Maya Williams explores what it means to be a black American foreigner in Accra, Ghana.
I’ve never been around so many black people in my entire life, which is part of the reason I chose to study at NYU Accra over other campuses in the Global Network University (GNU). While not my sole motivation, there was a part of me that was hoping to achieve the sort of anonymity one gets when they are the same race as the majority of people living in an area. I loved my time in Shanghai, and look forward to going back, but living in a place where I stood out so violently took a significant toll. Of course all non-Chinese-looking foreigners immediately stand out by appearance alone, but being a black female can sometimes qualify you for even more attention just because there are a lot of things about you that are attention grabbing: being black, and a foreign female, and having curly or braided hair, and the fact that light-skinned foreigners and black men are just more common than black women in China. I didn’t expect the inability to be invisible to be so exhausting but it was.
Knowing I would spend the first semester of my junior year in Washington, D.C., I thought I’d have some time to recuperate from the experience, but with the political climate stirred up by the elections and the obvious racial disparities present in D.C. it made it hard to recover. As a result, by winter break I was very nervous about coming to Accra. In Shanghai blackness was a shared identity that could possibly bond you with black foreigners from African countries, because we were all black in China. But as I was getting ready to come to Accra I was concerned about how much weight my blackness would actually hold in my interactions with people. How obvious is my Americanness? Will I be mistaken for a Ghanaian or as a person from another African country, at least until I speak and sound super American? Is there a difference between being a black American foreigner and a white American foreigner or are we all seen as American foreigners? I spent winter break worrying myself sick and no one could relieve my anxiety, not my best friend who grew up in Accra, or classmates who had studied there in the past. I couldn’t relax until I actually arrived in Accra and experienced the place for myself.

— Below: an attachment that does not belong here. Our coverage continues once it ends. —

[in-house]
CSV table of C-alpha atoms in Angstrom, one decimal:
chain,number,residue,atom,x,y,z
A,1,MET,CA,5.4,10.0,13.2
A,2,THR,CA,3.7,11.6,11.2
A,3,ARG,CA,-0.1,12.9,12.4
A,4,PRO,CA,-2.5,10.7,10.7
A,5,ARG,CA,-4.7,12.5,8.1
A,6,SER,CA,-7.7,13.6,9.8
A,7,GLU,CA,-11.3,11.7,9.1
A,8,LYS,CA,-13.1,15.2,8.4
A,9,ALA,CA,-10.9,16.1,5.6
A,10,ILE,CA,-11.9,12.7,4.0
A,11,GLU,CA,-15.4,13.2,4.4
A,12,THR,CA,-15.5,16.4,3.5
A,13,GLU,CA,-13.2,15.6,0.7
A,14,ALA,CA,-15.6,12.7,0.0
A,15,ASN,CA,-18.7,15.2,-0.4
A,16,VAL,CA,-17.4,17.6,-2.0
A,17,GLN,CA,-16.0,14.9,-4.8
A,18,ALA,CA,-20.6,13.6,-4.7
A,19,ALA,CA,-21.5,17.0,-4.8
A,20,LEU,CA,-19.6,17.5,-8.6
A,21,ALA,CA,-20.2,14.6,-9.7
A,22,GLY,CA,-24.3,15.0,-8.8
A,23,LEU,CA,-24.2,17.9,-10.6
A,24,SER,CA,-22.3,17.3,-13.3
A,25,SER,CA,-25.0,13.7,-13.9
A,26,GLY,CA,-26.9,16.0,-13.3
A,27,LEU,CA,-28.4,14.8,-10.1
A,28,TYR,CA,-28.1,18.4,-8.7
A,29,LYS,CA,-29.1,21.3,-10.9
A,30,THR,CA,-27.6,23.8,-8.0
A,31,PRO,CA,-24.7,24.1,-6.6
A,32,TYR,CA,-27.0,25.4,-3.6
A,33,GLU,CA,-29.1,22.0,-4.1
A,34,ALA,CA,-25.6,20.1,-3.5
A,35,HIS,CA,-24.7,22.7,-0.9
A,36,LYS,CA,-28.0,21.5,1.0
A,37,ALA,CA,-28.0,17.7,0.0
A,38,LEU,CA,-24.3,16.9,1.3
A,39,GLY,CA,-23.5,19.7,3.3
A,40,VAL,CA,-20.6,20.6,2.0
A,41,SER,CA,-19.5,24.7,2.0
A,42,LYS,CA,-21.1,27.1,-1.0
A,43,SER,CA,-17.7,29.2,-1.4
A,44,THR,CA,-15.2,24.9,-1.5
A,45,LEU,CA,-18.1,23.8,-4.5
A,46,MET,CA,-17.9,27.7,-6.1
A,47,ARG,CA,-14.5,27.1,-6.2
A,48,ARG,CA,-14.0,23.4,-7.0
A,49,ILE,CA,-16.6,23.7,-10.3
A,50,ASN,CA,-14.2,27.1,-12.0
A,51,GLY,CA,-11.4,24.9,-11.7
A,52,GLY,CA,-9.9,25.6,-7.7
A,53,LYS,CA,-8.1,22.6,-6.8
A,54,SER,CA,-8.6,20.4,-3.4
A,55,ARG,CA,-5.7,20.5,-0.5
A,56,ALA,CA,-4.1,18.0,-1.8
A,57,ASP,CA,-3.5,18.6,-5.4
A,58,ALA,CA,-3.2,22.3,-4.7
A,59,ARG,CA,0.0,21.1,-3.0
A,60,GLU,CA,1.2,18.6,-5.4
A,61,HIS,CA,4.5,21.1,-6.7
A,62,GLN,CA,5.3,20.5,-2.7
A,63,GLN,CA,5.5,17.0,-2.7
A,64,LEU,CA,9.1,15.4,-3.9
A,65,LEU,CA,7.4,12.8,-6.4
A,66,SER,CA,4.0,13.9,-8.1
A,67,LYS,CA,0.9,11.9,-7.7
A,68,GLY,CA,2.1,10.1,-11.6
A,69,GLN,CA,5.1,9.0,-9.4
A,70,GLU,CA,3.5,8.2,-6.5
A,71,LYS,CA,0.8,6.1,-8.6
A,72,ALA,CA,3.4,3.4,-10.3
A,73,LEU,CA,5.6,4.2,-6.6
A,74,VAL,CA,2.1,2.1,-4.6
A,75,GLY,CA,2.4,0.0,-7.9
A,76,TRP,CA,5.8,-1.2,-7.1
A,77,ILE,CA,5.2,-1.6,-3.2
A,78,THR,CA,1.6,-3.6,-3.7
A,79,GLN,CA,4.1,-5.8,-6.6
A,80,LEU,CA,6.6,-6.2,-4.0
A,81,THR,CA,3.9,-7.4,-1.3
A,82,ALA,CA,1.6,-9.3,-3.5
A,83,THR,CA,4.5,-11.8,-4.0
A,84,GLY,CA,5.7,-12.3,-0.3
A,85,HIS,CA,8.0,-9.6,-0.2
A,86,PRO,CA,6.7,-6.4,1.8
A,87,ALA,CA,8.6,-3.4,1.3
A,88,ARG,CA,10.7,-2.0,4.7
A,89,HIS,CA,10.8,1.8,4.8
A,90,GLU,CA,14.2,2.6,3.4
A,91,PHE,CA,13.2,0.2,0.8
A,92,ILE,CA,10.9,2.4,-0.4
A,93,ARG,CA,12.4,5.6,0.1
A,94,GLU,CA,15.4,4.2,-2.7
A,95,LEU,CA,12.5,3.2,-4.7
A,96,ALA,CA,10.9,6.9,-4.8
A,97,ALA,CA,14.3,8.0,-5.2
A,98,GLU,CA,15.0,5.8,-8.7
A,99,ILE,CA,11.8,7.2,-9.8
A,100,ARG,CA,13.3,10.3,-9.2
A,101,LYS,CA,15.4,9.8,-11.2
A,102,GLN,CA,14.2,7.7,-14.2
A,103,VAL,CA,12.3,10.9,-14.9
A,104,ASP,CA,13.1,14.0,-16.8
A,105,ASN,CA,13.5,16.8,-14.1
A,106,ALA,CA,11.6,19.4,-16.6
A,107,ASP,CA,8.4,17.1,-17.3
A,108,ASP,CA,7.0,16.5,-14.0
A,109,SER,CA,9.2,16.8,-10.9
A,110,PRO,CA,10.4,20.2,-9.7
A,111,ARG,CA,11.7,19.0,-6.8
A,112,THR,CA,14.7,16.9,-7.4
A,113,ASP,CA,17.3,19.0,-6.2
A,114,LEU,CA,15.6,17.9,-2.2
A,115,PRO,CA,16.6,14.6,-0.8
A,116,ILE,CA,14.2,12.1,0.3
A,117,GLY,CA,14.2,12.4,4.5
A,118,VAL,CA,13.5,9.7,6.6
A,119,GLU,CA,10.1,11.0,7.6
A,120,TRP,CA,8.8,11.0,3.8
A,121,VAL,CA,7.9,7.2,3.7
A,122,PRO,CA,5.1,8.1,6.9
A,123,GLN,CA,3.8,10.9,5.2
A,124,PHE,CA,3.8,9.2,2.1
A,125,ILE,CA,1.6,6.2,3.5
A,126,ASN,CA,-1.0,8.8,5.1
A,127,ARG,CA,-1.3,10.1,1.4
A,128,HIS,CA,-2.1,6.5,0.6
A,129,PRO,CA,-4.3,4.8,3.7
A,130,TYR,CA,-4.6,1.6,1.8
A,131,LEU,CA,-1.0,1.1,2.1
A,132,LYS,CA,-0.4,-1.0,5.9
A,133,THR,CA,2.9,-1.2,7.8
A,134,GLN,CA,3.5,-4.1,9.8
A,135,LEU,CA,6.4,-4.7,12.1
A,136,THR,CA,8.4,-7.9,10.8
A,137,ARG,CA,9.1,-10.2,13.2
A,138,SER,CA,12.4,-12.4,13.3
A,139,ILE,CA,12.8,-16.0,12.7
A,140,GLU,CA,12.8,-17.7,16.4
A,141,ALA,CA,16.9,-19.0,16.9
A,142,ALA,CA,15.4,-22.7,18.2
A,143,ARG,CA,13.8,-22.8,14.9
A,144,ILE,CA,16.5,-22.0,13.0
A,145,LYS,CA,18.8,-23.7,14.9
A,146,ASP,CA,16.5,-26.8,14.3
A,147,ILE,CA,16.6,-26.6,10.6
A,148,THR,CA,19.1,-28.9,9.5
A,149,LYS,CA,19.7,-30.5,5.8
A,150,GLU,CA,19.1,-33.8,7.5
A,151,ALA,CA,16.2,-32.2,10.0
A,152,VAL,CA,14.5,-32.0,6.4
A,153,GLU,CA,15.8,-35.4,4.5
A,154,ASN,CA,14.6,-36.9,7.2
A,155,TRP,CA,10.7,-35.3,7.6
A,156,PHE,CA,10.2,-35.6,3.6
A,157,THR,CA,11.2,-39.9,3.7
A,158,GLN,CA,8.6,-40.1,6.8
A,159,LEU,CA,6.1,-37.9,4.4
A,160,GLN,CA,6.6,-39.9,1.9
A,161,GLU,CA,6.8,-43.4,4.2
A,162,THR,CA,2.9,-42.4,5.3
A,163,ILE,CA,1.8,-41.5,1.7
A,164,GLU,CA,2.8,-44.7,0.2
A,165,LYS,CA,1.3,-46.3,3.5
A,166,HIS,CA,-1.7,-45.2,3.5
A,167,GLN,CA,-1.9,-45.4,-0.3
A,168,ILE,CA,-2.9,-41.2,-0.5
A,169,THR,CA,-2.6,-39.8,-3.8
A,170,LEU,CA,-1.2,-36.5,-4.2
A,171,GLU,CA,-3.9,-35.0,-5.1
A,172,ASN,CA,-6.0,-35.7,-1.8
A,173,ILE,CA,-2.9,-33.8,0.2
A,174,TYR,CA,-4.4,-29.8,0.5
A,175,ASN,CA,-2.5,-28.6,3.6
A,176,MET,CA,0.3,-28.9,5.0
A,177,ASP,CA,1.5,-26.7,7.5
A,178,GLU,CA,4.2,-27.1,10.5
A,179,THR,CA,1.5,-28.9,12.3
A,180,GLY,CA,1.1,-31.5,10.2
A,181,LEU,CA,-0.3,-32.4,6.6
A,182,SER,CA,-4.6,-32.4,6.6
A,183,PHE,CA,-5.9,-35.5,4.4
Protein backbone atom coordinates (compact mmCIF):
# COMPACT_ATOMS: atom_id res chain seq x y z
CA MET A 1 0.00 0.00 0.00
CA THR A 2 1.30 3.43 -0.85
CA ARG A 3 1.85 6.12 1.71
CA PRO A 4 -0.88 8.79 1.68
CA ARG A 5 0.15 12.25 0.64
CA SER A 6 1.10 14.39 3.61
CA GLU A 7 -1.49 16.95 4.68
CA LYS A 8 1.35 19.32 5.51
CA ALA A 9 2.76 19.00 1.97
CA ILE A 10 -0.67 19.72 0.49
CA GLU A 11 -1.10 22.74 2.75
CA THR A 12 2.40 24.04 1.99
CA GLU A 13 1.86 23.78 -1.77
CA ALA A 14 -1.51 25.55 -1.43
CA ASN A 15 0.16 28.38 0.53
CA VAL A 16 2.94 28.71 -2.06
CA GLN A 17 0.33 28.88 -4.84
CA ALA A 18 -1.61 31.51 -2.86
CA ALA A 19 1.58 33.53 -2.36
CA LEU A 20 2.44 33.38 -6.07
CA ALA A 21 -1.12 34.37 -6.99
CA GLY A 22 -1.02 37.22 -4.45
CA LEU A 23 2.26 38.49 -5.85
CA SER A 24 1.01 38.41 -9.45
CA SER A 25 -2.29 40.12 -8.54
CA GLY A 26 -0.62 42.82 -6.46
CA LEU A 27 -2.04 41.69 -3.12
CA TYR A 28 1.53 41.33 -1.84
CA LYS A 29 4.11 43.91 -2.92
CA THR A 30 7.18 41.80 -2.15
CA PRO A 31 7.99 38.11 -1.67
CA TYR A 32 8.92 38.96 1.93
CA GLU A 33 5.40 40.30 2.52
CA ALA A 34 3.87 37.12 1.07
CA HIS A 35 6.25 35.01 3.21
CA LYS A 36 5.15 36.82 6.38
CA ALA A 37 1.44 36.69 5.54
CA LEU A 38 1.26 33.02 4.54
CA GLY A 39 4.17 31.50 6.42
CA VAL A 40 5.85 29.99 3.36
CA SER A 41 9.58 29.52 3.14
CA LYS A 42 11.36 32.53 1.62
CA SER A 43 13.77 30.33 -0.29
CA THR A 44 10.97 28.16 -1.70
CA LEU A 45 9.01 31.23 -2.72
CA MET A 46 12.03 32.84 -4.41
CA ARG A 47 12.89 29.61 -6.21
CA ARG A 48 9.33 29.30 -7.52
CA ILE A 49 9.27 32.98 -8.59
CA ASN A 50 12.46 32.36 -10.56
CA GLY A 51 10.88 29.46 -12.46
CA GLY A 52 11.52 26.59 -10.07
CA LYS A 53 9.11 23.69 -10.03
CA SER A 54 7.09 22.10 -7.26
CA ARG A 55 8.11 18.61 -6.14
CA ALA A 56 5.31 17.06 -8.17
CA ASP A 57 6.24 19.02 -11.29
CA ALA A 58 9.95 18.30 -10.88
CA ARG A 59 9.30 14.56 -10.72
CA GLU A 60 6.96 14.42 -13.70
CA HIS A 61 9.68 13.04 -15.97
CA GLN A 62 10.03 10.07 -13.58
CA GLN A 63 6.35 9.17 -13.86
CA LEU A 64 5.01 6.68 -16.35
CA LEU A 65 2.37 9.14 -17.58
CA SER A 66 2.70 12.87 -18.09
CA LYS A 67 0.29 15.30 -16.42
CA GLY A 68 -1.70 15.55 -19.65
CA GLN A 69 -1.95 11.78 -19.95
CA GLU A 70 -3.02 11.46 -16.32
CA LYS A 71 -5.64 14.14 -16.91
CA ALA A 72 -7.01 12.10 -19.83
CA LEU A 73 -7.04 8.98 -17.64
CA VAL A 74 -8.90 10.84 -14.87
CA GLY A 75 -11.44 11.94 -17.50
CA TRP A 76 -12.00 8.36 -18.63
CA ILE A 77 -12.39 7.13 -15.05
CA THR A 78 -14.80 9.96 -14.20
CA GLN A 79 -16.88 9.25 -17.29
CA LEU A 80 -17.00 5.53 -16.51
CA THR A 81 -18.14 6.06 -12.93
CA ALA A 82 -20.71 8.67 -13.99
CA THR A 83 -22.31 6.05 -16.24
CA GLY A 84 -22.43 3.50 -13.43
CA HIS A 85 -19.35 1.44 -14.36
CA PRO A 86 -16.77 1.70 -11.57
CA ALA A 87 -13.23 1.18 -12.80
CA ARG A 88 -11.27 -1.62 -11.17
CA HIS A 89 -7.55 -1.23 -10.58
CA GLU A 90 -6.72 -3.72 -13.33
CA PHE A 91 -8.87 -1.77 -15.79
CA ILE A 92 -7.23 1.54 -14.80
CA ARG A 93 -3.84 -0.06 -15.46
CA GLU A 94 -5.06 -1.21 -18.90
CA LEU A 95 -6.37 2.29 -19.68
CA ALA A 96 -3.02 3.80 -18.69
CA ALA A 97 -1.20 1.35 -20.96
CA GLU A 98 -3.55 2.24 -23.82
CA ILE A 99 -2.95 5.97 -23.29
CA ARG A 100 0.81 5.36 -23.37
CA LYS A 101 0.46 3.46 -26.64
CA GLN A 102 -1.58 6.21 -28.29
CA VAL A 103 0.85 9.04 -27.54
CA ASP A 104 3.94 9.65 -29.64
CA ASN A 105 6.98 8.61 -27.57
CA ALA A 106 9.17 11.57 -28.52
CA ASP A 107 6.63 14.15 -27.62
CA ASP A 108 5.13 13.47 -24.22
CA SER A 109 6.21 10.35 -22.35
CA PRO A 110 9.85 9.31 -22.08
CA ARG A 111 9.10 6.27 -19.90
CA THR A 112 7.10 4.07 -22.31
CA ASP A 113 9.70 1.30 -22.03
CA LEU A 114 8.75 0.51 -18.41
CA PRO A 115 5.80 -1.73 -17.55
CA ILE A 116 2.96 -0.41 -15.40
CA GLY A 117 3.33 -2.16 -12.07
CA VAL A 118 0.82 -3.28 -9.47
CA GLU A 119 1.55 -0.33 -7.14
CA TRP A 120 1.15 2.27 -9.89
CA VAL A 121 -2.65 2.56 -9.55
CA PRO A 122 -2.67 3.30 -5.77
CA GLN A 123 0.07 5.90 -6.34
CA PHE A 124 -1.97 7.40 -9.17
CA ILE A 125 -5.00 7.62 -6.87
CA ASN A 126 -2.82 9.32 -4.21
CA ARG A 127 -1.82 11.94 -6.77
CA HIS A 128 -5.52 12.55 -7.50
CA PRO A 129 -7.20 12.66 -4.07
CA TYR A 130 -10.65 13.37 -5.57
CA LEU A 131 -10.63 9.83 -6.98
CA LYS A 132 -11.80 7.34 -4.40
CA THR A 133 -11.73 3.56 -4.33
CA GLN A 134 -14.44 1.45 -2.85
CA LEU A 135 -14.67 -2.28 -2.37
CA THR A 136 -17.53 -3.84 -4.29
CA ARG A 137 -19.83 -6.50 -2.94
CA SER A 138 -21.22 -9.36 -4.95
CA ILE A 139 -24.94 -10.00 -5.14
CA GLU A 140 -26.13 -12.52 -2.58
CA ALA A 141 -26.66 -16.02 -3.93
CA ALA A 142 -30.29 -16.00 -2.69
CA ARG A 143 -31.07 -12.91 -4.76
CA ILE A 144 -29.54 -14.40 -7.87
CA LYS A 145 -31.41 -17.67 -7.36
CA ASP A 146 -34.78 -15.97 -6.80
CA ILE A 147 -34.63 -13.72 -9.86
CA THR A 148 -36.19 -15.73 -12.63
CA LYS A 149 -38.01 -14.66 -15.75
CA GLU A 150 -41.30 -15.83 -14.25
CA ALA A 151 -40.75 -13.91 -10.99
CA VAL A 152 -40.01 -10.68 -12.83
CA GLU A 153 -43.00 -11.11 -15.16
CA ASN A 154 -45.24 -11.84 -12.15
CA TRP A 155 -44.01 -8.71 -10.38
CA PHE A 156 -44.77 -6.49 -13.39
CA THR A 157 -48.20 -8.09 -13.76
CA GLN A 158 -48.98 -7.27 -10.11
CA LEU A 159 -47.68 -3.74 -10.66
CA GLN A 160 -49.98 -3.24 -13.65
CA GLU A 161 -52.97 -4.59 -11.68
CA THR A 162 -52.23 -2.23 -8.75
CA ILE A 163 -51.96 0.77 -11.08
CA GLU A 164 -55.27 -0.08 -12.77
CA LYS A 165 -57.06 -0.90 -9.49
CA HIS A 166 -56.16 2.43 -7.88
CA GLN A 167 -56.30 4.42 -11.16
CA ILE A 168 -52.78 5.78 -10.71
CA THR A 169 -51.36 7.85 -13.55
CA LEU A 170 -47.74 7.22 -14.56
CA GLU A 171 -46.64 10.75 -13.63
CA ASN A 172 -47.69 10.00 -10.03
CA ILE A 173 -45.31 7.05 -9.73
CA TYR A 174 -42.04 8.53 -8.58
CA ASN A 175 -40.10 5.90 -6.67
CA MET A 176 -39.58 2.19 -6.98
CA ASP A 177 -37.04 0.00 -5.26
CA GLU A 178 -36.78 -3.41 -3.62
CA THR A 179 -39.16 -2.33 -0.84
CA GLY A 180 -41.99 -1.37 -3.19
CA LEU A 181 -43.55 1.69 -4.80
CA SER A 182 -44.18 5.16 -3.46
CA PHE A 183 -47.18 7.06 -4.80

It’s been four weeks and I want to ask my past self what I was so worried about. I’m really enjoying Accra, because although I still get a lot of stares on the street I feel a pleasant sense of ease here. It is in part because Ghanaians have lived up to their reputation of being very friendly and hospitable. But more importantly, it is because although I am being seen as different, my difference is not perceived with the same severe “otherness” or abnormality it has in both the U.S. and China. I certainly don’t have the anonymity achieved from blending in– although there is one confirmed occasion where someone thought I was Ghanaian– but there is a sense of relief and lightness that comes from not having to worry about my skin color making other people uncomfortable. I am reaping the benefits of being black (which makes me a little bit familiar) and being foreign (which makes me a little bit intriguing). This has made the other parts of adjusting to a new culture and climate just a little bit easier; made engaging with strangers just a little bit more enjoyable, and, to be honest, made nightlife just a little bit more fun, because I’ve never been as popular in nightclubs as I am in Accra.
This article was written by Maya Williams. Please send an email to firstname.lastname@example.org to get in touch.
Illustration Credit: Arshaun Darabnia